Lowery takes tips on funding from Silicon Valley where tech startups rely on innovative entrepreneurs seeking venture capital. The CDD requires innovative and entrepreneurial Airmen who can sell ideas within their organization and find funding from venture capital-like organizations within the DoD.
Fortunately for Lowery’s own efforts, the CDD model already has a proof of concept. Recently, the 460th Space Wing at Buckley Air Force Base, Colorado, tested the CDD methodology and hosted a demonstration to share their prototypes with the people who would be using them.
“Our CDD pilot efforts gave us very clear feedback that this methodology is a fan favorite,” said Lowery. “But this process creates a lot of new questions and challenges that we still have to figure out. How do we transition and sustain capability after we develop it? How do we manage our baselines? How do we make sure we stay synched with the broader community in order to make sure we will emerge at an enterprise solution? The honest answer is ‘I don’t know yet.’ But that’s exactly why we started this. We know we have to figure this out – so we’re going to get our hands dirty and iterate until we discover the best answer.”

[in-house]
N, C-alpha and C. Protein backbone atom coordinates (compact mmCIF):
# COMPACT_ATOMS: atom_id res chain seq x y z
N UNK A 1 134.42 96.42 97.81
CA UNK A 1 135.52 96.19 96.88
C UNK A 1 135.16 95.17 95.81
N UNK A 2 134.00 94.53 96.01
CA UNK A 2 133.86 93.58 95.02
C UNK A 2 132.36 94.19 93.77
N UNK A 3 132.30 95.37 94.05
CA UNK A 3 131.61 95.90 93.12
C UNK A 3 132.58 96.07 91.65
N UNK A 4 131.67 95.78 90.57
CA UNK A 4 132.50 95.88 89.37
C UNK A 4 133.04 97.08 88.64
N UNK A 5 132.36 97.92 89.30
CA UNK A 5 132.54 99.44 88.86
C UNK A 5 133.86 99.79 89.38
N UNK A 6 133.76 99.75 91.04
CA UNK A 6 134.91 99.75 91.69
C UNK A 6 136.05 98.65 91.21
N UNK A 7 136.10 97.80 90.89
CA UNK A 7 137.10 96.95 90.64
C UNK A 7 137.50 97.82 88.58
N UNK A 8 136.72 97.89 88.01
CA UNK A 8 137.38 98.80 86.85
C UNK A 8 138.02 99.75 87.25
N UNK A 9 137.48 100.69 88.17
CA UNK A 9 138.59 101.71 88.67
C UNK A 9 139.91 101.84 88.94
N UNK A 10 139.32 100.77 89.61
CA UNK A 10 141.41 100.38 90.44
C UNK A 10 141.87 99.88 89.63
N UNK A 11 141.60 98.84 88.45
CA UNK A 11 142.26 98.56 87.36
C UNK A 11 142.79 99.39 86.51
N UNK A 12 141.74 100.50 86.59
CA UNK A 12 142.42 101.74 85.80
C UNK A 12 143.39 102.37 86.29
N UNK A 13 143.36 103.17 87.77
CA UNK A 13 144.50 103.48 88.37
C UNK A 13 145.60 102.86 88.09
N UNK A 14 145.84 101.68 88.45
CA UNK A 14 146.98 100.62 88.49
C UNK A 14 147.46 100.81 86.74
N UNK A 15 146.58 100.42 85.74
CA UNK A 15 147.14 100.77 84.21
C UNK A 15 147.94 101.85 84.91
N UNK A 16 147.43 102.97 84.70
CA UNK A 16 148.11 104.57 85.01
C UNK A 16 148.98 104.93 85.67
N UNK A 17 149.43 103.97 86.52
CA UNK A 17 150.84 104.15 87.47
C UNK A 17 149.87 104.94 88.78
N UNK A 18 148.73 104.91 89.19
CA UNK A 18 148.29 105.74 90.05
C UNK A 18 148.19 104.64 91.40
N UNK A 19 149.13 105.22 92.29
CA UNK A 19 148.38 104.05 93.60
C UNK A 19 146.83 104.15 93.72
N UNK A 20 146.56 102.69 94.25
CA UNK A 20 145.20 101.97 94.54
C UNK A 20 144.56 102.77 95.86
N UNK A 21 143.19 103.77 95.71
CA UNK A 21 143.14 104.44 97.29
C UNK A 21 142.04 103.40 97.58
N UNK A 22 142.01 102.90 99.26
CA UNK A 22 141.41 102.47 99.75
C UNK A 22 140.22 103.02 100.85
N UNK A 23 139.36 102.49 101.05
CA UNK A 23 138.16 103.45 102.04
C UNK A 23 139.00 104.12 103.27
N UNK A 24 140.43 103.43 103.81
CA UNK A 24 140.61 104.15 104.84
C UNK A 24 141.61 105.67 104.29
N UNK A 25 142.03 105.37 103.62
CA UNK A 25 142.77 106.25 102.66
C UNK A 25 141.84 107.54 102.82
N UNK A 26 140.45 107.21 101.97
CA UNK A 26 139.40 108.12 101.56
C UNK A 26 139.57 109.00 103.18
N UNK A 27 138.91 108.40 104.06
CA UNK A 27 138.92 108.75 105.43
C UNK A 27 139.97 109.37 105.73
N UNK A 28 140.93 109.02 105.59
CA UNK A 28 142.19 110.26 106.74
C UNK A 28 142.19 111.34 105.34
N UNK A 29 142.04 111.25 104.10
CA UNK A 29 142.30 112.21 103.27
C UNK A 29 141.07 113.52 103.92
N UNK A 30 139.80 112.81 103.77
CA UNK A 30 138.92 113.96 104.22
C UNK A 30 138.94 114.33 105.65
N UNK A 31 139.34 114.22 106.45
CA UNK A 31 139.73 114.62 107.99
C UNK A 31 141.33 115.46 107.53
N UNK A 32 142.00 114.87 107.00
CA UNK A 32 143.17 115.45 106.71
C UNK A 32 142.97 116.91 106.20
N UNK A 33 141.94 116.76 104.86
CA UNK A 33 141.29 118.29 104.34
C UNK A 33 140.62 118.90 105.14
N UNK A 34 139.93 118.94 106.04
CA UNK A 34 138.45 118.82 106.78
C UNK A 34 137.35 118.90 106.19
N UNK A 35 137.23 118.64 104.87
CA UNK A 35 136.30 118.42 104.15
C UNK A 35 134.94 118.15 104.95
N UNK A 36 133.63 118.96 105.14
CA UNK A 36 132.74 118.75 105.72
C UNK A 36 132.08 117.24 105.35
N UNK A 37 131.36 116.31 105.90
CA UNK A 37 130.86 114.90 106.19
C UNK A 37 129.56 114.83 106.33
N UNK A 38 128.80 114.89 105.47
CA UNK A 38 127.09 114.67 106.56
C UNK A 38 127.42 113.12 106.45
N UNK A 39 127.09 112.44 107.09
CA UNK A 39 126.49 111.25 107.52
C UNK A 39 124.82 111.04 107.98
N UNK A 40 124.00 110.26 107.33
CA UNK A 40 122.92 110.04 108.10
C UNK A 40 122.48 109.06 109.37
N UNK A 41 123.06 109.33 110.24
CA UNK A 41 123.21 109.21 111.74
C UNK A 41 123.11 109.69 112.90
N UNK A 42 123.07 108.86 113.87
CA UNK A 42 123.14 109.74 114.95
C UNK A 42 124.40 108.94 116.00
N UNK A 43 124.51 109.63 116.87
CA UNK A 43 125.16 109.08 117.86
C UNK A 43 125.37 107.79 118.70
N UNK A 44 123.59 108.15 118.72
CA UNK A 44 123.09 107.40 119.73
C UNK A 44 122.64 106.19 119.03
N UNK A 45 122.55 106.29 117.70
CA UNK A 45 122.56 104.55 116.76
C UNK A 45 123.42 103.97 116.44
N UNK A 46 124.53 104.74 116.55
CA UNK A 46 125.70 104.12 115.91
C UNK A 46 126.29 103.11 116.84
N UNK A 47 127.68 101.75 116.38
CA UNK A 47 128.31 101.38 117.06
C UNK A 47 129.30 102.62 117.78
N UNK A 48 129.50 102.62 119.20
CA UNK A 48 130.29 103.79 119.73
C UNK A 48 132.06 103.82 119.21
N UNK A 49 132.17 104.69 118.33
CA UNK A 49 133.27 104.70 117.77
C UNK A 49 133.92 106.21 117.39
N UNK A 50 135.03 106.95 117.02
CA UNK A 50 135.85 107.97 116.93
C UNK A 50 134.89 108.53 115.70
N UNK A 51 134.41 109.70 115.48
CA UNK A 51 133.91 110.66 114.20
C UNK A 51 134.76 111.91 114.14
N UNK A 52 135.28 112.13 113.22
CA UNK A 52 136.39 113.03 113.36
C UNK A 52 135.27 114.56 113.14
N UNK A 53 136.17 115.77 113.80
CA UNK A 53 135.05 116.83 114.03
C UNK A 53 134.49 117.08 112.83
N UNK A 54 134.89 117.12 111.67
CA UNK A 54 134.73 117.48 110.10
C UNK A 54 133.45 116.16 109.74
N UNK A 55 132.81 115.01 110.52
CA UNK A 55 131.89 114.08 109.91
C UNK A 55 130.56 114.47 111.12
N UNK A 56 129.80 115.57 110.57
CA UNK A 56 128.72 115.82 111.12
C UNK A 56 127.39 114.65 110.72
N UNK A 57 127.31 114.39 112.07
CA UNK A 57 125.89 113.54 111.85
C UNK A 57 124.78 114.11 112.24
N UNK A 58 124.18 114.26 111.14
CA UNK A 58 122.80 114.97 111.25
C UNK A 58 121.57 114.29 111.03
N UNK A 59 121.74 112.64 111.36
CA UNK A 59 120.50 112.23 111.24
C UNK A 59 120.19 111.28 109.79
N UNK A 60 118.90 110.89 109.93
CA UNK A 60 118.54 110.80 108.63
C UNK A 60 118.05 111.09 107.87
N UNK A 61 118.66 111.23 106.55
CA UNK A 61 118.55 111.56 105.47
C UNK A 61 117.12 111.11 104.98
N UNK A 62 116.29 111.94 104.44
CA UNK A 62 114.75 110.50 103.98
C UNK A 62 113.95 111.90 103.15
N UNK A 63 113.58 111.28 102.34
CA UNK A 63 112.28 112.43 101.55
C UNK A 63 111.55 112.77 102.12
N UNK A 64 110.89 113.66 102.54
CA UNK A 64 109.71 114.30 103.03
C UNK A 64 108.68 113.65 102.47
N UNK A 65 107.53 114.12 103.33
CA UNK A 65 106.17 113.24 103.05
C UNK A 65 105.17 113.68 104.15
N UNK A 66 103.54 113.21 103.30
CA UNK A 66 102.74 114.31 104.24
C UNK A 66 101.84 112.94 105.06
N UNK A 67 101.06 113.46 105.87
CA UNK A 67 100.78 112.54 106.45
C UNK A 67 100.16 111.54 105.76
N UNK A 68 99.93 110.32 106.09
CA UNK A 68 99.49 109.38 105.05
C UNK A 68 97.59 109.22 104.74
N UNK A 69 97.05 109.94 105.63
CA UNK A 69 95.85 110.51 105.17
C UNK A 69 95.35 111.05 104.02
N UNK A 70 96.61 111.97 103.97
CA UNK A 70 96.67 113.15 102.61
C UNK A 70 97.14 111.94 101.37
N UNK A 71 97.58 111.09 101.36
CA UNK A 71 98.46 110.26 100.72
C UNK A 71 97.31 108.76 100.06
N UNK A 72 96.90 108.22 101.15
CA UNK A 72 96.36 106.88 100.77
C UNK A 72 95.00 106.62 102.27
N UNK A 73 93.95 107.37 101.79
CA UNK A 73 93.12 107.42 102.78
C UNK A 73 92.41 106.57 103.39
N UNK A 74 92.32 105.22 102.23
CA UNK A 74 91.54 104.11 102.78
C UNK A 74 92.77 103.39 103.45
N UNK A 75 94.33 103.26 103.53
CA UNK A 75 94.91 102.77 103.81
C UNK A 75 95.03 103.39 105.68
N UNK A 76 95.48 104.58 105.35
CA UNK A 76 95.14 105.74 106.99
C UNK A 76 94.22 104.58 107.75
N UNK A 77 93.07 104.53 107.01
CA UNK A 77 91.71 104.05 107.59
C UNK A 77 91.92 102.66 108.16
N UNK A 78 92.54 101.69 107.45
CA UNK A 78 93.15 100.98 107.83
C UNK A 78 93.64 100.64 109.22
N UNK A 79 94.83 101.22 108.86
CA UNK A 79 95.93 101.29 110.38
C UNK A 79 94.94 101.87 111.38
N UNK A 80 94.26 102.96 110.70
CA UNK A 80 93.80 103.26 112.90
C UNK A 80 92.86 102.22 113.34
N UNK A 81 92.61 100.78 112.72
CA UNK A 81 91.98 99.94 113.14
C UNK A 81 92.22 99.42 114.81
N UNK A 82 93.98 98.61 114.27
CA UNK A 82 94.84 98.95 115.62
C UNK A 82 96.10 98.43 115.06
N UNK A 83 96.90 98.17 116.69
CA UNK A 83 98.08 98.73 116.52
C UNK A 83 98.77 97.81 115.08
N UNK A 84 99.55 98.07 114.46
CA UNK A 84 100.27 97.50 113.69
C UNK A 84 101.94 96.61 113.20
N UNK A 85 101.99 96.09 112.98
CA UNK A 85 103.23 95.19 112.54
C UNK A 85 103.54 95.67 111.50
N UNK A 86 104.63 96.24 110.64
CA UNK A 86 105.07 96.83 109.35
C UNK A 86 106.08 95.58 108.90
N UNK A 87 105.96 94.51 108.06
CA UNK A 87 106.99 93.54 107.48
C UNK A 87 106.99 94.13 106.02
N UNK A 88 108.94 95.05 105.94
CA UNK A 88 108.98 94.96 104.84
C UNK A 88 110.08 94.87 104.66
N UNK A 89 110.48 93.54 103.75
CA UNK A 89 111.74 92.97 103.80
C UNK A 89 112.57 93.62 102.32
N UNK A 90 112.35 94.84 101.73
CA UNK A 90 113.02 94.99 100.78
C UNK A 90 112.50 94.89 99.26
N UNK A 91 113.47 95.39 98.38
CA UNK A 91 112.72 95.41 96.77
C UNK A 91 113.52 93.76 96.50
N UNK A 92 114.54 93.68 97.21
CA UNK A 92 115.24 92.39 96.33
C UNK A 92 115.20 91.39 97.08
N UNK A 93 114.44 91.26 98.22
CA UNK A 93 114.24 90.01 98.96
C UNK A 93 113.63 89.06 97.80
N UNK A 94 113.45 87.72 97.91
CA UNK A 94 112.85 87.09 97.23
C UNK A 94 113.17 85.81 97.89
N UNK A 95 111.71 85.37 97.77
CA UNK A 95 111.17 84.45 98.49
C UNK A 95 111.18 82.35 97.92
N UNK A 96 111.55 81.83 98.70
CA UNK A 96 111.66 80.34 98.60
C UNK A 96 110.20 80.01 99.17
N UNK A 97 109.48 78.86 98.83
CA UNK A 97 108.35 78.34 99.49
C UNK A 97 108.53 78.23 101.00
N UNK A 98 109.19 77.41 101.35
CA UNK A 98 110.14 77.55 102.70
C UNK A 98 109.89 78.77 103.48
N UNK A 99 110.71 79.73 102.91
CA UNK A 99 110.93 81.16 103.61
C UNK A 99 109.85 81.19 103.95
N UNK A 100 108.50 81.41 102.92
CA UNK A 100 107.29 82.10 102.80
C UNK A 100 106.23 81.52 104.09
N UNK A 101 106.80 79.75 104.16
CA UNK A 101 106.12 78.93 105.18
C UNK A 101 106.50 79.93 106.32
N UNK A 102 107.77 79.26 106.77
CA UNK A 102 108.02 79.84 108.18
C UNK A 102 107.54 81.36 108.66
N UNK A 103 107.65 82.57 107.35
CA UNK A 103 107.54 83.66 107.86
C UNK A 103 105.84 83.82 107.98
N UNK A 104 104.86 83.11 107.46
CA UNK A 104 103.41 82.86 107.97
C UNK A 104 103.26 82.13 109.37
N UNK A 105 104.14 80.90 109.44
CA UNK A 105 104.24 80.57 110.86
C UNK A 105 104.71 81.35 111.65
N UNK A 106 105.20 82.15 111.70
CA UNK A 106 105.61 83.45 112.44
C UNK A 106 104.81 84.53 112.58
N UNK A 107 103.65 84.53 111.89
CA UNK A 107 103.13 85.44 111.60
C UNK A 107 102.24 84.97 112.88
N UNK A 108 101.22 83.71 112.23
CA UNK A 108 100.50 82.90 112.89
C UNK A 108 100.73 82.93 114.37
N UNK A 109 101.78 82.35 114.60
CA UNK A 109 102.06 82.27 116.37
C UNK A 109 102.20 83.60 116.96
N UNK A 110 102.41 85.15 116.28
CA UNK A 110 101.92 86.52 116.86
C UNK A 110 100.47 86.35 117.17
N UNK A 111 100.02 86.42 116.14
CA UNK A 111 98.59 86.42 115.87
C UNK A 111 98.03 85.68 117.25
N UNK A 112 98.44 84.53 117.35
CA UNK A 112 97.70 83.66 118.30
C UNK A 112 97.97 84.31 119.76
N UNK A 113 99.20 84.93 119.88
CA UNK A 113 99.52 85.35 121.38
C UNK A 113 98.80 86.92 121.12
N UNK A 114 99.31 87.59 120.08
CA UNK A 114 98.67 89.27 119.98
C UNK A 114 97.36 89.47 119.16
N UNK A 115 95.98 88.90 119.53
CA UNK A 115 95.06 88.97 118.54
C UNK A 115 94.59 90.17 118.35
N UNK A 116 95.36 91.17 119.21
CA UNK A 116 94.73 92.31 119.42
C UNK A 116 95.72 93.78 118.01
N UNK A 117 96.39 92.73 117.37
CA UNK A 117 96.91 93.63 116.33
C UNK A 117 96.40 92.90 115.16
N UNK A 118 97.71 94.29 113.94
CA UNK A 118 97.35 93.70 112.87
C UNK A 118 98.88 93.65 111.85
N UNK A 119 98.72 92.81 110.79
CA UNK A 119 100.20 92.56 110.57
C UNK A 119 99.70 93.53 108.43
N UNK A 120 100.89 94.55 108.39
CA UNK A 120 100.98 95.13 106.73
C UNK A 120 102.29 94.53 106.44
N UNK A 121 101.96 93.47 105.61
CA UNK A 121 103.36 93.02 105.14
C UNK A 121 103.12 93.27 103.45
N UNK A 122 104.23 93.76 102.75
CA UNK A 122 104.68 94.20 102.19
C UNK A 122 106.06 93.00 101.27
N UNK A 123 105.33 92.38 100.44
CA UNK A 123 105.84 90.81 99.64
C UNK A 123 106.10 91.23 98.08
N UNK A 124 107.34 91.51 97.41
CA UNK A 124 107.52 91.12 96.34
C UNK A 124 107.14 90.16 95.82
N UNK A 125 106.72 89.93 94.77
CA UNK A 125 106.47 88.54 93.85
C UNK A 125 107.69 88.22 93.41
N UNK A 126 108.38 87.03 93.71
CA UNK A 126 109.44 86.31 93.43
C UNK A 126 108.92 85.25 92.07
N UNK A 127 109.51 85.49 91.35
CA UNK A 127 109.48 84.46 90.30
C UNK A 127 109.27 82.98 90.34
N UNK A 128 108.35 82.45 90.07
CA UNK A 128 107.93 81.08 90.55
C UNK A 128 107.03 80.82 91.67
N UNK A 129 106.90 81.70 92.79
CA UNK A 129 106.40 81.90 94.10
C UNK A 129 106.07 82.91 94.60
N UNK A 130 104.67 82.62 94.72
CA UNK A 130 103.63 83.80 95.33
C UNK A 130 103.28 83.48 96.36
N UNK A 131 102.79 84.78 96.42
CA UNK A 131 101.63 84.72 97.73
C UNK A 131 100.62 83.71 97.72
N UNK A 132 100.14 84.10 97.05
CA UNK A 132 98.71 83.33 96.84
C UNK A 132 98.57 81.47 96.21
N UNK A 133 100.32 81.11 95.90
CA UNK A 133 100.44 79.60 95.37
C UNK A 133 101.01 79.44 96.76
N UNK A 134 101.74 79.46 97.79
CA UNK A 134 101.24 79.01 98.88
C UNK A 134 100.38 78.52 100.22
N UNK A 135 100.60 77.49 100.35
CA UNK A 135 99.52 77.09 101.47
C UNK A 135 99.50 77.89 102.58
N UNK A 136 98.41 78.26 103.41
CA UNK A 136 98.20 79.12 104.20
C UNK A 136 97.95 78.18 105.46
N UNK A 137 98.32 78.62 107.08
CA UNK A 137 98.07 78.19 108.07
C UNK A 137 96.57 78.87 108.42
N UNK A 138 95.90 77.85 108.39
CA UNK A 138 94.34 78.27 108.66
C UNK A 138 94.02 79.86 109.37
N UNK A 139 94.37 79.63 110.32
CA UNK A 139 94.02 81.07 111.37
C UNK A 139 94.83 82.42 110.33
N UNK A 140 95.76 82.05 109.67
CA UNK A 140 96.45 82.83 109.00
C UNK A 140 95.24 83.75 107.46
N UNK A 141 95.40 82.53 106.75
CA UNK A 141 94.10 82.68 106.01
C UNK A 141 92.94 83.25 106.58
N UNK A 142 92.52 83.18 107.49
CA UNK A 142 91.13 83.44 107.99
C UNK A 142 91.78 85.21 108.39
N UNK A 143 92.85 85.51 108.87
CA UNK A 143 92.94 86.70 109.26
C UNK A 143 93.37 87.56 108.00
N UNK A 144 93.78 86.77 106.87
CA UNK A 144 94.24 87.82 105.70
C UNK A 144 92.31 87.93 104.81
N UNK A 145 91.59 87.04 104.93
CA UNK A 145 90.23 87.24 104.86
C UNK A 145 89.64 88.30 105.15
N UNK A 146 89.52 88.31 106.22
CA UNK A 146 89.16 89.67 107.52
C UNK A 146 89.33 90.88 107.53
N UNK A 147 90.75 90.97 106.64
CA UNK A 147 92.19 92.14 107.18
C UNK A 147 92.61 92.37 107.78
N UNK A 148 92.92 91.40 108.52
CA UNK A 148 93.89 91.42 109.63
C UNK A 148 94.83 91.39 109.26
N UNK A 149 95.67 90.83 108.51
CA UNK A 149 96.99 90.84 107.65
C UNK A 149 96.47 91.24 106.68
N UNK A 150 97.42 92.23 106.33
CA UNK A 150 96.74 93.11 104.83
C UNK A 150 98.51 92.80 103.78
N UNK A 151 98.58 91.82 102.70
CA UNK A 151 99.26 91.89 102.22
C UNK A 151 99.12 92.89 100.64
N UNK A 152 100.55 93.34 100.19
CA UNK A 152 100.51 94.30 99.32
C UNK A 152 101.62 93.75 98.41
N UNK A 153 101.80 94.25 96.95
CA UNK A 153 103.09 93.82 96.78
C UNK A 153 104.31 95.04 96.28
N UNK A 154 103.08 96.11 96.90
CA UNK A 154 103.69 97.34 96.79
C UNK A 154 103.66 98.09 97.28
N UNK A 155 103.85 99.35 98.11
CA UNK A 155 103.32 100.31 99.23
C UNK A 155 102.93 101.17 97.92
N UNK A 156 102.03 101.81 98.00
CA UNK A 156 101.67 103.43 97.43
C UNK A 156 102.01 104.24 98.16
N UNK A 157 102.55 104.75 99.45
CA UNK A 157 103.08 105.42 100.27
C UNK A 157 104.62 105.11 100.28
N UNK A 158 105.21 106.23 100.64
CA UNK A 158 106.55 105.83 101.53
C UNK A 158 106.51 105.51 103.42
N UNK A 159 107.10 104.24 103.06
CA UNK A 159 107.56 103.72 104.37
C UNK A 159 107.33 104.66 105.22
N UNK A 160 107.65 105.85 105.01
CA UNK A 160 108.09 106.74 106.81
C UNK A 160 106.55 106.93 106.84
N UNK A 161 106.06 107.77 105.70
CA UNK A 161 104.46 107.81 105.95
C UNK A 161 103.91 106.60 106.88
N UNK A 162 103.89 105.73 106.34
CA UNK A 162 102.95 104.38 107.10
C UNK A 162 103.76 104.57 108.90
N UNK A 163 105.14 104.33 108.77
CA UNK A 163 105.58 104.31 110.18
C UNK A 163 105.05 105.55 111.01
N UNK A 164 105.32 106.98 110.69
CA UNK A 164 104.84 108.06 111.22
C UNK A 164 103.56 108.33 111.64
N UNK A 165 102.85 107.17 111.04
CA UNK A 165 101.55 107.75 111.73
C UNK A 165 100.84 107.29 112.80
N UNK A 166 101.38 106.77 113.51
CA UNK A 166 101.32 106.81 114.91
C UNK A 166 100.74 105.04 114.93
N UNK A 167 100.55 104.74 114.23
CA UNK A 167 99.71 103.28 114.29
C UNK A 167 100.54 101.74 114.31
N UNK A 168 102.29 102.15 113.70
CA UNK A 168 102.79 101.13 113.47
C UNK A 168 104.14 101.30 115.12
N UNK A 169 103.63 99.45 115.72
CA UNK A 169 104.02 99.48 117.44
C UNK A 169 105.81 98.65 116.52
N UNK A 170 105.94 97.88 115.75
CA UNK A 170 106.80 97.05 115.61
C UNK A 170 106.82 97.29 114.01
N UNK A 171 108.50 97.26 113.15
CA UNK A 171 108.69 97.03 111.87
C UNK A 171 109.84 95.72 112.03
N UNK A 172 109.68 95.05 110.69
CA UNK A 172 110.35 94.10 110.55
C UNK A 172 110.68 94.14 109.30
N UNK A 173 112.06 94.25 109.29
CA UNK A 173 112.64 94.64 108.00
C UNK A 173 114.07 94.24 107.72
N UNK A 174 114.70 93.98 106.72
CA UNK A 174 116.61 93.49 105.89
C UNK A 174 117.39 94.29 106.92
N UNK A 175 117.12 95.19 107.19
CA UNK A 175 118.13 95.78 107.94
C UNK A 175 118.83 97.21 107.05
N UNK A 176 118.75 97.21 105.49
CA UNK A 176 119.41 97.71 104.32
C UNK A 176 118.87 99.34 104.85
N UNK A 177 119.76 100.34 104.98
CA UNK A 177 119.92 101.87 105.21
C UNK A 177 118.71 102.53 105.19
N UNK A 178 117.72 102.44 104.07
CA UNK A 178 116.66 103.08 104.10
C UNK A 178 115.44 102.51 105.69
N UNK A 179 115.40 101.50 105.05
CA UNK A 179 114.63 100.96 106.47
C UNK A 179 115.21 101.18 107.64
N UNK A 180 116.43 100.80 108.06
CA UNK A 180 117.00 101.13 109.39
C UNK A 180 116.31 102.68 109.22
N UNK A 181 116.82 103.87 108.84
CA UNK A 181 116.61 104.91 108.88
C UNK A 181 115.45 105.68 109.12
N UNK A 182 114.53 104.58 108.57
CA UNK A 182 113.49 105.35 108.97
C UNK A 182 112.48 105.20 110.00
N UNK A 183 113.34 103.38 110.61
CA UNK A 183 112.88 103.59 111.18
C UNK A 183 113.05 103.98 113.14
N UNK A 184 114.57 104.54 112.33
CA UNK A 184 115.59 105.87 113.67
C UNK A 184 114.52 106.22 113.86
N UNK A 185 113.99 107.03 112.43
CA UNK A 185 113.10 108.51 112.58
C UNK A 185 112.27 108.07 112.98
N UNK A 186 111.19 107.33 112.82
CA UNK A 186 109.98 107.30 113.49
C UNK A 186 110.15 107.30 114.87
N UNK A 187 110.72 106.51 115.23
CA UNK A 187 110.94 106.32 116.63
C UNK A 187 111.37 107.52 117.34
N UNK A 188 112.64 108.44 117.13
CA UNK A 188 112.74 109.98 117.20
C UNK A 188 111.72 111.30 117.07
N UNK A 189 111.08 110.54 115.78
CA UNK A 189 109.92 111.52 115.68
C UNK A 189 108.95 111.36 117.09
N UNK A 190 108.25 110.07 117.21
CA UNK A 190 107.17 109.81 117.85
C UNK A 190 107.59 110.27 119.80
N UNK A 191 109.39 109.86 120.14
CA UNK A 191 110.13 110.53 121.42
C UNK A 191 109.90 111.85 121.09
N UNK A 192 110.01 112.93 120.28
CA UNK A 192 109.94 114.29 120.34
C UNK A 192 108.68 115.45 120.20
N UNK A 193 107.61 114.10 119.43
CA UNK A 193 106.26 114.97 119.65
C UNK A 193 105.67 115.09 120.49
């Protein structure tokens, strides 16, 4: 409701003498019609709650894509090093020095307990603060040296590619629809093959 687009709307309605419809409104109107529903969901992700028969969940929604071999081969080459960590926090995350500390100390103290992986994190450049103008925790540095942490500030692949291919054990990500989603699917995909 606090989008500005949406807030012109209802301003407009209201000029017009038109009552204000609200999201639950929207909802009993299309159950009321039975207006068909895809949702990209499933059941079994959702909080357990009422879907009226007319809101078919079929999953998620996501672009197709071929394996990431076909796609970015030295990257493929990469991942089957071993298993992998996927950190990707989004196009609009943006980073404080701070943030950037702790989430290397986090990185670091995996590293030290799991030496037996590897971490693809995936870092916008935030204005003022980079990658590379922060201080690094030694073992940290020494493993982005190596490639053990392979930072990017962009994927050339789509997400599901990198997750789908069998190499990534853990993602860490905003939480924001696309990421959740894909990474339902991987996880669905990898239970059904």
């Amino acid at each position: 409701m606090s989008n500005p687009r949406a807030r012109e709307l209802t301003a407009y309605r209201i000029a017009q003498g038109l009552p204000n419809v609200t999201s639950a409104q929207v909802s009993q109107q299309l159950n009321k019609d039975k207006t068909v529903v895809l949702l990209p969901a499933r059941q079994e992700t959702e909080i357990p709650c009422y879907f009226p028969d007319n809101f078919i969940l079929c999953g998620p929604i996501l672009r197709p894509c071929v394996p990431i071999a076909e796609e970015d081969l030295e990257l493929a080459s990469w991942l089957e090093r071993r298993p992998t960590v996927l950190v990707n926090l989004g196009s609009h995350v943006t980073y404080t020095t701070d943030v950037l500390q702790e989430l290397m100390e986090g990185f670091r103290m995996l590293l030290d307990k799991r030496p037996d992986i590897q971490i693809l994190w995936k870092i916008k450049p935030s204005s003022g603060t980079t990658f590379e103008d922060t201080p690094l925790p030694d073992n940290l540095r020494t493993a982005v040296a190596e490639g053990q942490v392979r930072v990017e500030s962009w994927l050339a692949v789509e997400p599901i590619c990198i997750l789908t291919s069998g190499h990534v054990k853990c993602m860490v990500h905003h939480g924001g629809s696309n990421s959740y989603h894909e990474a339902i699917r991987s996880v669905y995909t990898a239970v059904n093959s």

The CDDs are scheduled to have more public engagements and prototype demonstrations later this fall, and will be featured at the upcoming Air Force Pitch Day for Space that was recently announced by the Secretary of the Air Force.
“Pushing innovation to the lowest level is critical for our success,” said Whiting. “This year we set up two pilot CDDs to test this concept, and if successful, we will stand these divisions up across 14th Air Force.”
For more information on the CDD concept, contact Capt. Jason Lowery at email@example.com.